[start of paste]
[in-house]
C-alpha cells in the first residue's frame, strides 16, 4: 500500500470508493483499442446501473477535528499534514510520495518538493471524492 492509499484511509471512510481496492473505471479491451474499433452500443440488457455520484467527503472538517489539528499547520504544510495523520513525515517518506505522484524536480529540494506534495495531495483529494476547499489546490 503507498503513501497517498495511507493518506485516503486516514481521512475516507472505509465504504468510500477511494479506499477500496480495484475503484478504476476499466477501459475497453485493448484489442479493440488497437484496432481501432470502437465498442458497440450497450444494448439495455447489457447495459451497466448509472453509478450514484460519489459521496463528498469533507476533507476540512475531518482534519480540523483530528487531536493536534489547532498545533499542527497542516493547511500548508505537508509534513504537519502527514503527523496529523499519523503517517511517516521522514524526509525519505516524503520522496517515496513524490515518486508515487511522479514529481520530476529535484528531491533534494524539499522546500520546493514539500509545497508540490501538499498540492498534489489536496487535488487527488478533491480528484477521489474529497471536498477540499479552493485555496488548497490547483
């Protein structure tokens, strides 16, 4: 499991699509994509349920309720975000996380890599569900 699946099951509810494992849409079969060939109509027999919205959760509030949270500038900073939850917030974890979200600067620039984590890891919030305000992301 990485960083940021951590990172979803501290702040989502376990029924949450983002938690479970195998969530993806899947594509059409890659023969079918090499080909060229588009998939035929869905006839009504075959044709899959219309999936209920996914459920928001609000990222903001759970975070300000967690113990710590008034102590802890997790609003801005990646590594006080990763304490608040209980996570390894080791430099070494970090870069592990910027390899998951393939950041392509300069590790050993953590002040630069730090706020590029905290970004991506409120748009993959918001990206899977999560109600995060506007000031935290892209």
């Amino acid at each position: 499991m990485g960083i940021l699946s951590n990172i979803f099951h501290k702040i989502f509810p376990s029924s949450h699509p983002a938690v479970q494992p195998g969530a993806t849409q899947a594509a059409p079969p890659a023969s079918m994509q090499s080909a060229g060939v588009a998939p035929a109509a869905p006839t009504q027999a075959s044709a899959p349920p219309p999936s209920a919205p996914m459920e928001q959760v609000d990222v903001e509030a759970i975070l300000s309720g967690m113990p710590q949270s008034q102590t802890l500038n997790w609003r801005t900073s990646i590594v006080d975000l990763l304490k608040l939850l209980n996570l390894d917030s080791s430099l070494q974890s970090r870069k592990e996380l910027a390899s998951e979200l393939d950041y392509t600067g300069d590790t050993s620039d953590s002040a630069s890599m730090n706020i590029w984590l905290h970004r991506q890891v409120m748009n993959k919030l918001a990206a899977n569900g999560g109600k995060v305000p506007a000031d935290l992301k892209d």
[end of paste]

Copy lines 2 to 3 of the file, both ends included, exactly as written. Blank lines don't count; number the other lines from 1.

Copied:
C-alpha cells in the first residue's frame, strides 16, 4: 500500500470508493483499442446501473477535528499534514510520495518538493471524492 492509499484511509471512510481496492473505471479491451474499433452500443440488457455520484467527503472538517489539528499547520504544510495523520513525515517518506505522484524536480529540494506534495495531495483529494476547499489546490 503507498503513501497517498495511507493518506485516503486516514481521512475516507472505509465504504468510500477511494479506499477500496480495484475503484478504476476499466477501459475497453485493448484489442479493440488497437484496432481501432470502437465498442458497440450497450444494448439495455447489457447495459451497466448509472453509478450514484460519489459521496463528498469533507476533507476540512475531518482534519480540523483530528487531536493536534489547532498545533499542527497542516493547511500548508505537508509534513504537519502527514503527523496529523499519523503517517511517516521522514524526509525519505516524503520522496517515496513524490515518486508515487511522479514529481520530476529535484528531491533534494524539499522546500520546493514539500509545497508540490501538499498540492498534489489536496487535488487527488478533491480528484477521489474529497471536498477540499479552493485555496488548497490547483
């Protein structure tokens, strides 16, 4: 499991699509994509349920309720975000996380890599569900 699946099951509810494992849409079969060939109509027999919205959760509030949270500038900073939850917030974890979200600067620039984590890891919030305000992301 990485960083940021951590990172979803501290702040989502376990029924949450983002938690479970195998969530993806899947594509059409890659023969079918090499080909060229588009998939035929869905006839009504075959044709899959219309999936209920996914459920928001609000990222903001759970975070300000967690113990710590008034102590802890997790609003801005990646590594006080990763304490608040209980996570390894080791430099070494970090870069592990910027390899998951393939950041392509300069590790050993953590002040630069730090706020590029905290970004991506409120748009993959918001990206899977999560109600995060506007000031935290892209």